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Ideas and Identities

A Festschrift for Andre Liebich

Edited By Jaci Eisenberg and Davide Rodogno

This volume gathers contributions at the intersection of history and politics. The essays, covering such topics as diverse as Italian identity in the Tientsin concession, international refugee policies in the interwar period and after, and the myths and realities of the Ukrainian-Russian encounter in independent Ukraine, show that history provides better grounding as well as a more suitable paradigm for the study of politics than economics or other hard sciences. All of the contributors have a common link – doctoral work supervised and shaped by Professor Andre Liebich – but have since expanded widely in the world. Hence, the authors of this work at once share a common base and yet benefit from diverse viewpoints.
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The End of the Post-Cold War World: Do We Have Now What We Expected Then?: Mario Apostolov

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The End of the Post-Cold War World: Do We Have Now What We Expected Then?

MARIO APOSTOLOV

The simultaneous collapse of the Soviet system, the Communist ideology, and the bipolar division of the world was the most significant global change in our lifetime. Nevertheless, one still has the impression that not everything has been said about “the strange death of Soviet Communism,” as The National Interest called it in 1993.1 In this contribution, using my practical experience in the former Communist countries, I compare the expectations we had in 1989 with what actually happened later. Different groups of people in Eastern Europe cherished different expectations, and the outcome of the transition is now seen from different perspectives. I briefly trace two standpoints in the transition period: the perspective of a small but influential portion of the ruling establishment and the expectations of the large mass of citizens. The latter should be credited for their decisive support for the changes, though they never organized themselves sufficiently to capitalize fully on these changes. In other words, this contribution is about “who did it”: who brought the Communist experiment to an end?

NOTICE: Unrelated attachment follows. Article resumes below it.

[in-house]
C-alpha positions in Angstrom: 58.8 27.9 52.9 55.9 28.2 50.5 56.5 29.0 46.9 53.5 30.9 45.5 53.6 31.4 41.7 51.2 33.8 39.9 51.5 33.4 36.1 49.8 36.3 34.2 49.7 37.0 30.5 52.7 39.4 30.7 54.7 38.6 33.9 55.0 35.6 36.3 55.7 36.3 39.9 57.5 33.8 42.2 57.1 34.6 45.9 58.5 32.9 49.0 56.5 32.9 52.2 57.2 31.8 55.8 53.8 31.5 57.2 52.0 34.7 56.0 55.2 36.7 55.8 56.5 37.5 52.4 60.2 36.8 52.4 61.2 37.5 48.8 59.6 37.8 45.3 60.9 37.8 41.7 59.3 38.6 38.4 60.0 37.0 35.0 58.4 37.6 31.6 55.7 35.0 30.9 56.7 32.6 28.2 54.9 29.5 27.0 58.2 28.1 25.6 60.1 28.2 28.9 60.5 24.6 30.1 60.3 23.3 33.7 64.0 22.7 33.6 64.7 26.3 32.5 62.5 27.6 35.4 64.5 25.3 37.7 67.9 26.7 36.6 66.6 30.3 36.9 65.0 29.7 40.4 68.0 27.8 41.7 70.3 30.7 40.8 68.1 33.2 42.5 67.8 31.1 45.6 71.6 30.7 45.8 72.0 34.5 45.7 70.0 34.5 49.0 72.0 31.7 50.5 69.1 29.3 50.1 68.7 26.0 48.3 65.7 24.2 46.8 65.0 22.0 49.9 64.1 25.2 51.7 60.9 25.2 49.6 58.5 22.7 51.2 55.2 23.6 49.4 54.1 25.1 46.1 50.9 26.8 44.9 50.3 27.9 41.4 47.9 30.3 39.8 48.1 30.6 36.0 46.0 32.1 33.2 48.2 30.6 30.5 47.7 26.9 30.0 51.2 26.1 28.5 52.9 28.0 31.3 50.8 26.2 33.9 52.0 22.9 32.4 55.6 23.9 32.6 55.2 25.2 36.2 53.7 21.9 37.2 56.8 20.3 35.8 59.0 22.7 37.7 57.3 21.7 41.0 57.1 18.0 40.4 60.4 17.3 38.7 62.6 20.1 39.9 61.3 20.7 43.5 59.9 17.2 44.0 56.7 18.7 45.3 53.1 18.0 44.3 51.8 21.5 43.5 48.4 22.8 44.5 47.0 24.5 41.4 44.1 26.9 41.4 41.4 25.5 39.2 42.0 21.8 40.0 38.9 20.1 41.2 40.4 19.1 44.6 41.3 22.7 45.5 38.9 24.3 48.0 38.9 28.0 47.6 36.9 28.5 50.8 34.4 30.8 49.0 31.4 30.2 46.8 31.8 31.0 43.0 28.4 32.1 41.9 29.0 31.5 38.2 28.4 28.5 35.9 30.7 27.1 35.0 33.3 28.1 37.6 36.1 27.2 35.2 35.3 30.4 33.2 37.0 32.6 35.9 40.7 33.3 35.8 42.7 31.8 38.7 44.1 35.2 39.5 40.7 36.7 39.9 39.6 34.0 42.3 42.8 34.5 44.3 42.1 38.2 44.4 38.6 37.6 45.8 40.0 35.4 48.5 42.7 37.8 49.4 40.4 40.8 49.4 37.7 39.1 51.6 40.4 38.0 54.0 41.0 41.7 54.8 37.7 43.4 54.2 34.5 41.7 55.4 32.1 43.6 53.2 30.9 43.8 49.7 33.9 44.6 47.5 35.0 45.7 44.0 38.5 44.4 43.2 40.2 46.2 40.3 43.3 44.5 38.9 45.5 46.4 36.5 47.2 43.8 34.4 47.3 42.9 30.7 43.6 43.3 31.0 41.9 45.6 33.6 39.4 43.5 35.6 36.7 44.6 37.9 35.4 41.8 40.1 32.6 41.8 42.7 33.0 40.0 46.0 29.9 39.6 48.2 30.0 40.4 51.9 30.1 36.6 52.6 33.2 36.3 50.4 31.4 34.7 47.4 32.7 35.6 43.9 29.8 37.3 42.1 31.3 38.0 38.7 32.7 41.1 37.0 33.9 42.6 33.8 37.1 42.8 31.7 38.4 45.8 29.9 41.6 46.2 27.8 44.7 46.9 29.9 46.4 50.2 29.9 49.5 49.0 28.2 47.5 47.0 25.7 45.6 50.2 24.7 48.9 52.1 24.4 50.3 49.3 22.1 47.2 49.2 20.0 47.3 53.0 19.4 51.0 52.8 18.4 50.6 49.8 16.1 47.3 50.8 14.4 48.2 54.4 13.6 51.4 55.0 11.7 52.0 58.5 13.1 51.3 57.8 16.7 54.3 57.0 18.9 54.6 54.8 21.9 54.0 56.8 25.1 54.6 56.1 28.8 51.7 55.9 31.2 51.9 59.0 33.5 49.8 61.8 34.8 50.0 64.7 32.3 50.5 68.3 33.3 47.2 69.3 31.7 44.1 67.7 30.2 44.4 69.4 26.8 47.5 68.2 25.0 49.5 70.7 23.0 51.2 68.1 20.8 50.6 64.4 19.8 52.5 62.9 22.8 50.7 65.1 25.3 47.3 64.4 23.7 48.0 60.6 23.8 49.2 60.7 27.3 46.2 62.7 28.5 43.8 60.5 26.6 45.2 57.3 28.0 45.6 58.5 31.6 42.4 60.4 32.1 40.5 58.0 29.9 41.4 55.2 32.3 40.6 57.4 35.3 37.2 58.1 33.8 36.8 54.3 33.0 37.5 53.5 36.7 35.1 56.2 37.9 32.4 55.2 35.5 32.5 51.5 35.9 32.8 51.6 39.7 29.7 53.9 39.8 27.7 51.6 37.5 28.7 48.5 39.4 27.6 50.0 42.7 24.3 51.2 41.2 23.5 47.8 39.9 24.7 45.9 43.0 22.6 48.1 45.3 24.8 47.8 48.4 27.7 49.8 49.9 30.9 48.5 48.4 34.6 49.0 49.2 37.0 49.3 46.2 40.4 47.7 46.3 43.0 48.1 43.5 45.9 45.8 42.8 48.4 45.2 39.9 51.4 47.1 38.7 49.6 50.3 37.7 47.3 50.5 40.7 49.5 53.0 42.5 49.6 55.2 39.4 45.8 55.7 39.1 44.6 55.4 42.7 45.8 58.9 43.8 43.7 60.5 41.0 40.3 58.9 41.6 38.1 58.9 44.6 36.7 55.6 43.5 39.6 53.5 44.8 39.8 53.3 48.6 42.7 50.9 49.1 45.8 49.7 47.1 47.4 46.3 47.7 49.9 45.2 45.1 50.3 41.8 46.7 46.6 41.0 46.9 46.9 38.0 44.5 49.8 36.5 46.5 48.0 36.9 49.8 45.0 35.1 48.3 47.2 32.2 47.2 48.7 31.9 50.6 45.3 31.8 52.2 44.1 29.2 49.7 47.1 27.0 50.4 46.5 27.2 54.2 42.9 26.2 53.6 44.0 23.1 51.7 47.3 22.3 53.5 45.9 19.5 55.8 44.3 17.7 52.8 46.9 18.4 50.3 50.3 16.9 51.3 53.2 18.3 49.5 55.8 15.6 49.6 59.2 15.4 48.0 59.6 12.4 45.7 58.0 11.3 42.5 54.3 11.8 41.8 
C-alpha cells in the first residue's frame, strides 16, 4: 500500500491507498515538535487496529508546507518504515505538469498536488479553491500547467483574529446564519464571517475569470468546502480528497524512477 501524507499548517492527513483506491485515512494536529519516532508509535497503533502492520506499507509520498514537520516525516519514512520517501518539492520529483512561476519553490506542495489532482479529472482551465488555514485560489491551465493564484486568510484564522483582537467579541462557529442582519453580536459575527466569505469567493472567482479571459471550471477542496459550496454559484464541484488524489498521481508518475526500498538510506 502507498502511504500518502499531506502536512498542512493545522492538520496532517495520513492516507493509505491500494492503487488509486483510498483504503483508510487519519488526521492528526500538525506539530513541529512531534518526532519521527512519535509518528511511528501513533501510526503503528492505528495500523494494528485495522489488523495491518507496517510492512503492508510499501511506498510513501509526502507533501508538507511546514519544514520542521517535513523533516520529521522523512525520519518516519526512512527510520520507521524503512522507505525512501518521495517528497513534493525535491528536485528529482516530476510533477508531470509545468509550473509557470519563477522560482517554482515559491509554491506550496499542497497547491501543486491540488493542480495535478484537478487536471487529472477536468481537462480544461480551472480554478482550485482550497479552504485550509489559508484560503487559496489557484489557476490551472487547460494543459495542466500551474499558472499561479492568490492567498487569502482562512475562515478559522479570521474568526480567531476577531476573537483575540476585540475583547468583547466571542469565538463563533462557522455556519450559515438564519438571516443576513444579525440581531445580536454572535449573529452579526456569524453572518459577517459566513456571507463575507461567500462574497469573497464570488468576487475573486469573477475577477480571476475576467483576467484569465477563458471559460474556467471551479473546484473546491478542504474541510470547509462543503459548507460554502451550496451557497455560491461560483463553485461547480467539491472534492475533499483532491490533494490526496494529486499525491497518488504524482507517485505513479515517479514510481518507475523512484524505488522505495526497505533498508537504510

Great expectations

The interests of these two groups in Eastern Europe in dismantling the Communist system converged in the 1980s, yet their expectations differed significantly. On the one hand, there was the influential and secretive upper stratum of the Soviet élite and security community – the silent deciders in this process. In seeking change,...

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